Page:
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Pied Wagtail (Motacilla alba yarrelli) | by Brian Carruthers-Dublin-Eire
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Pied Wagtail (Motacilla alba yarrelli)

Motacilla alba yarrellii


Glasóg shráide


Passeriformes | [family] Motacillidae | [latin] Motacilla alba yarrellii | [UK] Pied Wagtail | [FR] Bergeronnette de Yarrell | [DE] Trauer-Bachstelze | [ES] Lavandera de Yarrell | [IT] Ballerina nera | [NL] Rouwkwikstaart


spanwidth min.: 25 cm

spanwidth max.: 30 cm

size min.: 16 cm

size max.: 19 cm


incubation min.: 11 days

incubation max.: 16 days

fledging min.: 11 days

fledging max.: 16 days

broods 2

eggs min.: 4

eggs max.: 7


Status: A common resident throughout Ireland..


Conservation Concern: Green-listed in Ireland. The European population is considered to be Secure.




Similar species: Grey Wagtail


Call: A sharp “chiss-wick” is the most frequently heard call. When alarmed, may give a fine “zeet”. The song consists of an excited mixture of the call and other twittering notes, which may also be given when pursuing birds of prey from its territory.


Diet: Pied Wagtails feed mainly on insects caught on the ground or in flight.


Breeding: Breeds in a wide variety of habitats, inclubing urban areas but largely absent from bogs and upland areas.


Wintering: Generally sedentary, with only local movenments. However some birds migrate south to winter in southern France and Iberia.


Where to see: Common throughout Ireland.



Physical characteristics


The pied wagtail (Motacilla alba yarrellii) is a subspecies that occurs in Britain. It differs from subspecies alba, which occurs on the continent and is known as the white wagtail, in that during the breeding season, males develop black upperparts and females have sooty dark grey upperparts.




This bird tends to prefer habitats close to water, such as river banks and lake edges. However it can also be seen in farmland, moorland, parks and gardens, as well as around sewage farms, reservoirs and in towns.


Other details


De Rouwkwikstaart is een ondersoort van de witte Kwikstaart. Deze vooral op de britse eilanden voorkomende kwikstaart zien we nogal in de omgeving van boerderijen.




Feeds on insects; forages on the ground, usually in open areas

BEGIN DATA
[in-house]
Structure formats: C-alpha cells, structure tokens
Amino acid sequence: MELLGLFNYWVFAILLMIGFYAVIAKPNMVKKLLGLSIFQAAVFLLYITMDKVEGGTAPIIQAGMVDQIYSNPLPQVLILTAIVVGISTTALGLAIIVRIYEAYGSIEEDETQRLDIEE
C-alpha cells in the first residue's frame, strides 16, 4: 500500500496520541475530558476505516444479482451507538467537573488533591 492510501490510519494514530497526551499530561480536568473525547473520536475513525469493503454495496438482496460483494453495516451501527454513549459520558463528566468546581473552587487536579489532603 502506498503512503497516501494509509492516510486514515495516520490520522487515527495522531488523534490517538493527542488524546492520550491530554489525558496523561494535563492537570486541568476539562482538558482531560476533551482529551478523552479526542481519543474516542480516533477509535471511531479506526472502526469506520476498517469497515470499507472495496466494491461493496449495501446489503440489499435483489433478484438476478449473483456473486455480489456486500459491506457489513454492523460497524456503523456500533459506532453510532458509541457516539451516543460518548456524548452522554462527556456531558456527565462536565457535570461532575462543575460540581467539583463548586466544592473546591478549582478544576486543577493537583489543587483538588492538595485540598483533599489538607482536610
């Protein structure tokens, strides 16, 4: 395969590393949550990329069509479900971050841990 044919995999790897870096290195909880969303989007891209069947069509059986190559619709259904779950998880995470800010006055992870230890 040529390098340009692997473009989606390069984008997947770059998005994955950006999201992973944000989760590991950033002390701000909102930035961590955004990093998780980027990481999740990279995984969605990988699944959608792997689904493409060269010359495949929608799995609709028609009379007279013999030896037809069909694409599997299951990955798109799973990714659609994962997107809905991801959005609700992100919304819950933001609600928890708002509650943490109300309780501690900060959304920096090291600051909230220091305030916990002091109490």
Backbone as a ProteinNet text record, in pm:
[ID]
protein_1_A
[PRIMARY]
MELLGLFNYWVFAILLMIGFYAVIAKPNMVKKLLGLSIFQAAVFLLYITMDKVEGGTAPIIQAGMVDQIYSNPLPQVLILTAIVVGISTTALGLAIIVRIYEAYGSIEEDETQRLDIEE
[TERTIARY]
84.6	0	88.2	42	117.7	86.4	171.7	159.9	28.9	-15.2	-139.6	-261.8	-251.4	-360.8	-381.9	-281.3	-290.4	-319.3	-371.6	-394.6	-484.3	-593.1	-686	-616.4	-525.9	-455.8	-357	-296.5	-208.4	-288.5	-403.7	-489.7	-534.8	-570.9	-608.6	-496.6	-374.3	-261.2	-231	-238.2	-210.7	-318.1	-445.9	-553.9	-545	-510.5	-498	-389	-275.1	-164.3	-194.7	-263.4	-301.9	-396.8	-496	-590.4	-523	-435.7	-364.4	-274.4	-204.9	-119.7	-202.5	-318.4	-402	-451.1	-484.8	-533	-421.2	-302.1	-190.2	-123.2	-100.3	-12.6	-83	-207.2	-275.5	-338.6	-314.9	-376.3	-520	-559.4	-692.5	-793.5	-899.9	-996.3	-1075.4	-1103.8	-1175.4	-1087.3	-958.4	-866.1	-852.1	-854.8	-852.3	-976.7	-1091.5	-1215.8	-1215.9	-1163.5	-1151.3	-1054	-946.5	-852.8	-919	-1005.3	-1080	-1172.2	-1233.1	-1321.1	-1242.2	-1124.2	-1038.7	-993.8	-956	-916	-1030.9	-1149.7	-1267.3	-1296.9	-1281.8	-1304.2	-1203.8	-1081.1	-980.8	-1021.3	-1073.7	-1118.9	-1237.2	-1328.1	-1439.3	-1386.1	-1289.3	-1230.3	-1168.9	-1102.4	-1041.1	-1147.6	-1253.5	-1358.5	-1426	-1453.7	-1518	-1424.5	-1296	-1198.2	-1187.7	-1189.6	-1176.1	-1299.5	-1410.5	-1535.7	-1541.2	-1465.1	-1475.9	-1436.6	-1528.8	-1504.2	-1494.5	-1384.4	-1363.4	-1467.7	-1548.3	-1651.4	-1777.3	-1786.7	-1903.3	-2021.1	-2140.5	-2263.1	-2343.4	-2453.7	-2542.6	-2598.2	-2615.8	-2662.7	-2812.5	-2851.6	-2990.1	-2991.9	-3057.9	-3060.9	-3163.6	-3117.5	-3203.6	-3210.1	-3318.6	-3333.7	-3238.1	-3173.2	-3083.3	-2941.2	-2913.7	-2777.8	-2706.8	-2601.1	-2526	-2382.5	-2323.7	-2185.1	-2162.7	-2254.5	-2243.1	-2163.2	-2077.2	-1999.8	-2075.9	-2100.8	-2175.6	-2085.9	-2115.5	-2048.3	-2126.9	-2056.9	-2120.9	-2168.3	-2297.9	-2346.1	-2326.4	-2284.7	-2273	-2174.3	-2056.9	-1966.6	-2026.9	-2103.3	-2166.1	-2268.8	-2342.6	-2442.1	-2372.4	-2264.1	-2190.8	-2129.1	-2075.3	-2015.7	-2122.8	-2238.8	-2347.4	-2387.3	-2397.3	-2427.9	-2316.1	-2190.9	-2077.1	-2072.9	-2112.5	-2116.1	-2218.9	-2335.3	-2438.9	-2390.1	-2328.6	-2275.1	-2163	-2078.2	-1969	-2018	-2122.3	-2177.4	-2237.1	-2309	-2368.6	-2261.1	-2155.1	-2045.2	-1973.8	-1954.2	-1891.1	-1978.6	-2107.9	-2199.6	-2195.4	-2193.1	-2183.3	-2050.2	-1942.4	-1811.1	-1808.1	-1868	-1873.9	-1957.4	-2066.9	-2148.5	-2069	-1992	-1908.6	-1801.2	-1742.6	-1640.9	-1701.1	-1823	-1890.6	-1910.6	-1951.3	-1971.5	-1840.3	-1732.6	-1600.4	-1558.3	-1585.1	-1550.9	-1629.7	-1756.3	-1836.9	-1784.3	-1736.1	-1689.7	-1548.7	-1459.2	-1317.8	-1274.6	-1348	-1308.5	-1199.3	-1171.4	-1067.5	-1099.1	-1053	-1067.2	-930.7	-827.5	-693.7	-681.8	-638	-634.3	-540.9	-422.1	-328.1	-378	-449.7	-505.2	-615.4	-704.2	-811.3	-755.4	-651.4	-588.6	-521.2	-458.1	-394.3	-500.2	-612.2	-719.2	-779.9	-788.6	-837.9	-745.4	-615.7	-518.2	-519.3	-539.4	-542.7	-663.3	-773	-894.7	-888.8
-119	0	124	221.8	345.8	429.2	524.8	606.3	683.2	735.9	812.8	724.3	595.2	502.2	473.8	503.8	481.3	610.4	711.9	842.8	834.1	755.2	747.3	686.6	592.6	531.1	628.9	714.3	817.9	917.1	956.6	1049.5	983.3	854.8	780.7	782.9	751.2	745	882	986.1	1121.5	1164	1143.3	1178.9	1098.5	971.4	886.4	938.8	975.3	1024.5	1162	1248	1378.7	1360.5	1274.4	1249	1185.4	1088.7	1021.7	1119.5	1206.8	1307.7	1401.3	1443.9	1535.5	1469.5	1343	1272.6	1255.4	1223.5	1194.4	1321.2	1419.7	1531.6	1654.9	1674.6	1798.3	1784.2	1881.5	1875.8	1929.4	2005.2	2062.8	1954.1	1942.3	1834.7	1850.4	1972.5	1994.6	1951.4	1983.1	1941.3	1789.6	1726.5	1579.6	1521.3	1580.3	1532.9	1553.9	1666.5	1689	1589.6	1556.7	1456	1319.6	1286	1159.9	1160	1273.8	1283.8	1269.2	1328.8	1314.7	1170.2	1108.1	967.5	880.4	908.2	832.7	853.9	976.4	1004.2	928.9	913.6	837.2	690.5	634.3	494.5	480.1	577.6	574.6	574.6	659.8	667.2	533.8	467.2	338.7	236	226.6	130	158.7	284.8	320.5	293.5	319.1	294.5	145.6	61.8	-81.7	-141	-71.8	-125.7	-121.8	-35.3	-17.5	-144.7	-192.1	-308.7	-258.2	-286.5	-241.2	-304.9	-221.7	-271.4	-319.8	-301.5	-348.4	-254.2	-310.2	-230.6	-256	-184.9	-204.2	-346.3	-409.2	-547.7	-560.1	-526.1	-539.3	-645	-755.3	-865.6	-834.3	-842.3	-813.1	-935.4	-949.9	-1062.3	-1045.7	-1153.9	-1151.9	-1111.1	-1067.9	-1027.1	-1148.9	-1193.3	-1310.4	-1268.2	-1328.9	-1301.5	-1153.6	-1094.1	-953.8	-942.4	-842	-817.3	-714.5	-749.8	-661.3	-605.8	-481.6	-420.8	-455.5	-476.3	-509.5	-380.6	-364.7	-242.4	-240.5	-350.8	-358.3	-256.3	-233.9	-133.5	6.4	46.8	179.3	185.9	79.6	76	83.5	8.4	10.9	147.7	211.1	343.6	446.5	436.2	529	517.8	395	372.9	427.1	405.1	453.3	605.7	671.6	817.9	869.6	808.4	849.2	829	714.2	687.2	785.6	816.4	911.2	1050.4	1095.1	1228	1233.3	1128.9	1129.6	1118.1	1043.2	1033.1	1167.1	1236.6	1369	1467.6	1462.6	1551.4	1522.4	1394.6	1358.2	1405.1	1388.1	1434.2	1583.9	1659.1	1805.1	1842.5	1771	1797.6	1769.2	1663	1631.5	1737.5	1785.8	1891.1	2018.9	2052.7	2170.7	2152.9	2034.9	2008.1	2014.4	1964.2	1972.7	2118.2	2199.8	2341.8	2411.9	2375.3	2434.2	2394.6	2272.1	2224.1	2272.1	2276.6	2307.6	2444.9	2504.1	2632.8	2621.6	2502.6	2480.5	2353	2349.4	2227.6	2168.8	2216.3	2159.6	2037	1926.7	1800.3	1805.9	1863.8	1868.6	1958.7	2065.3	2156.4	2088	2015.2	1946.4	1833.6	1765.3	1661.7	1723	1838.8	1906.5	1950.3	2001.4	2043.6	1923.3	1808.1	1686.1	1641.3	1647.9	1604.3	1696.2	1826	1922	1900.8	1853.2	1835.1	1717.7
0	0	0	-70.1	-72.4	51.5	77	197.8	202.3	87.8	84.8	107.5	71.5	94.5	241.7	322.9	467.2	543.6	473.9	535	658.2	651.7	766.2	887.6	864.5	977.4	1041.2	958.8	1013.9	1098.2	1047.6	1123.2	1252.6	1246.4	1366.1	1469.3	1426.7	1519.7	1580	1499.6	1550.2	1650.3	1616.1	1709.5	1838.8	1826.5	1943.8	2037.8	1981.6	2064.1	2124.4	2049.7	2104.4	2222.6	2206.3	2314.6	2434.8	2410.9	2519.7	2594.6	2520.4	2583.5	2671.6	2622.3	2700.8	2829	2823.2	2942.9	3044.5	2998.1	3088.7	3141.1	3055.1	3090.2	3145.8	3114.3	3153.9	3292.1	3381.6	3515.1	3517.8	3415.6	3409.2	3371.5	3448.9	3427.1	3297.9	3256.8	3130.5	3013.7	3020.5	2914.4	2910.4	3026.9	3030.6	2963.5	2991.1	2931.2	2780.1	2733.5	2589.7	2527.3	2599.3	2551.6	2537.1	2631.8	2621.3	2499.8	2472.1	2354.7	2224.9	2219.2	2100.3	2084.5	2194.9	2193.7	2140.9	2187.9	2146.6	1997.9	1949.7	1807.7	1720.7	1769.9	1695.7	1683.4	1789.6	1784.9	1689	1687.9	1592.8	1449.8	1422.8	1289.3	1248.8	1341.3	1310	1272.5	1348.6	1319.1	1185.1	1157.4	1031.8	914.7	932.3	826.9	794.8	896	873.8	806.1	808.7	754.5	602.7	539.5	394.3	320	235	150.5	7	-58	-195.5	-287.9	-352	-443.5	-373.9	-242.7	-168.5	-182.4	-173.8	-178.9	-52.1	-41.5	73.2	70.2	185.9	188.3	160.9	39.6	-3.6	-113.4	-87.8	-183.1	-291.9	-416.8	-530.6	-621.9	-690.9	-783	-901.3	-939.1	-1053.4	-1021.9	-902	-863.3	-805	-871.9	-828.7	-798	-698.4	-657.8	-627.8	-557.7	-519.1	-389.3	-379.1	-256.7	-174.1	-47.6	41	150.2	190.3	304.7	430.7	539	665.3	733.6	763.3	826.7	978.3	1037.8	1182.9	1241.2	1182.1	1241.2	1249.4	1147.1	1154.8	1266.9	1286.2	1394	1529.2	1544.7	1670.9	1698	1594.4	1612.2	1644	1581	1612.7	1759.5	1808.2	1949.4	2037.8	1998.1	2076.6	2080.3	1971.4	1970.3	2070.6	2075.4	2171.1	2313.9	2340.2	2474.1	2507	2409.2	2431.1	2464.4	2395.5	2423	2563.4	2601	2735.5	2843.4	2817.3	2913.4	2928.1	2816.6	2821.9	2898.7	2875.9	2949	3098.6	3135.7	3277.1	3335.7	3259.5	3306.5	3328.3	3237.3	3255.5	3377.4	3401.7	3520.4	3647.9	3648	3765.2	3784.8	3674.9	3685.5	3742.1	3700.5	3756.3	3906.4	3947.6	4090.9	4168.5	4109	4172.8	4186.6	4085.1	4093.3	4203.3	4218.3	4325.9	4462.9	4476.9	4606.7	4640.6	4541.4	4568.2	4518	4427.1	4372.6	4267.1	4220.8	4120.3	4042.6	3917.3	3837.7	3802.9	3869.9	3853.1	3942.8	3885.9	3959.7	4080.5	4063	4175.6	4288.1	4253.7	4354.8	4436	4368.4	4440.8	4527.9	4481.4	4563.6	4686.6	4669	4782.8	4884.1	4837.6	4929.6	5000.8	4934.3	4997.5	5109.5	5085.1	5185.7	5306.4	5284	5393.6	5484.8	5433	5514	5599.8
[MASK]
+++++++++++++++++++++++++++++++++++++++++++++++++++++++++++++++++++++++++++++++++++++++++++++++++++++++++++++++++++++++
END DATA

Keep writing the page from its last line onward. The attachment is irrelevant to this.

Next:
This species has a large range, with an estimated global Extent of Occurrence of >10,000,000 km2. The global population size has not been quantified, but it is believed to be large as the species is described as "common" in at least parts of its range (Brazil 1991). Global population trends have not been quantified, but the species is not believed to approach the thresholds for the population decline criterion of the IUCN Red List (i.e. declining more than 30% in ten years or three generations). For these reasons, the species is evaluated as Least Concern. [conservation status from]




In summer, pied wagtails defend breeding territories; the nest is built beneath roof tiles, in walls, amongst ivy, or beneath stones and five or six eggs are produced. These are incubated for 11-16 days and the young will have fledged by 16 days of age.




Varies from wholly migratory to more or less resident. Most northern populations in west Palearctic migrate south to Mediterranean area, tropics and subtropics of Africa; extralimital eastern populations to peninsular India and south-east Asia. Autumn passage occurs across entire length of Mediterranean. Passage of Icelandic birds (nominate alba) through Britain and Ireland occurs mostly August-October. In southern Finland, passage begins late August and peaks mid-September with only stragglers in October. In Switzerland, autumn departure generally begins c. 10 September, peaks mid-October, but continues regularly well into December. Return movement in spring is early. Arrival of nominate alba over wide areas of central Europe may be as early as February but mainly March-April, while arrival in southern Scandinavia is late March and in northern Scandinavia around mid-April. On Fair Isle, passage may start mid-March, but is usually early April to early May.


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Taken on August 30, 2015